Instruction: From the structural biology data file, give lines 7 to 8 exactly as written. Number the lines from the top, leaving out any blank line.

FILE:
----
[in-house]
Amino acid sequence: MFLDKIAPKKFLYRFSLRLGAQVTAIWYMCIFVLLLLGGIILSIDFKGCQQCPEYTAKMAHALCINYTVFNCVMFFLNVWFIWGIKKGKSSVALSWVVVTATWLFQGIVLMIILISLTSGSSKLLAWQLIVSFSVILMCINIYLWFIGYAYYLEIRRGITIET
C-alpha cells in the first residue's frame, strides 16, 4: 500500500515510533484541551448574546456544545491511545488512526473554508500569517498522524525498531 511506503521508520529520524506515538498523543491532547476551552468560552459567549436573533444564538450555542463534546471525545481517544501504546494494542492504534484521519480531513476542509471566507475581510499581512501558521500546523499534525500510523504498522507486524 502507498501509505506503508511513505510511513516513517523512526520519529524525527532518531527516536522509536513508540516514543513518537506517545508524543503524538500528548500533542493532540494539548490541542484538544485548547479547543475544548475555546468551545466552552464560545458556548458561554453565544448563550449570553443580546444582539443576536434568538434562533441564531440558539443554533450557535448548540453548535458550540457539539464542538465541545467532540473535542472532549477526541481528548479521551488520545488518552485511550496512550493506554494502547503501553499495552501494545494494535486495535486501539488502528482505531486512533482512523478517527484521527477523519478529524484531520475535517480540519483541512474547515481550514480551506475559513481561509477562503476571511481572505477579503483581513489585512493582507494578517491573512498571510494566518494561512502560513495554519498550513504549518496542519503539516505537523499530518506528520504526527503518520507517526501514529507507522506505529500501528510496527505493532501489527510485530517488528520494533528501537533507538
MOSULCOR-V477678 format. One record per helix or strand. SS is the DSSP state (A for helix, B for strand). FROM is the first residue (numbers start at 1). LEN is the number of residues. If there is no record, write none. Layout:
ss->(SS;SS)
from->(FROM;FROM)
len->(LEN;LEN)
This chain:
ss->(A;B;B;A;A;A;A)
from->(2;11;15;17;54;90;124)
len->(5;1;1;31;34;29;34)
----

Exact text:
len->(LEN;LEN)
This chain: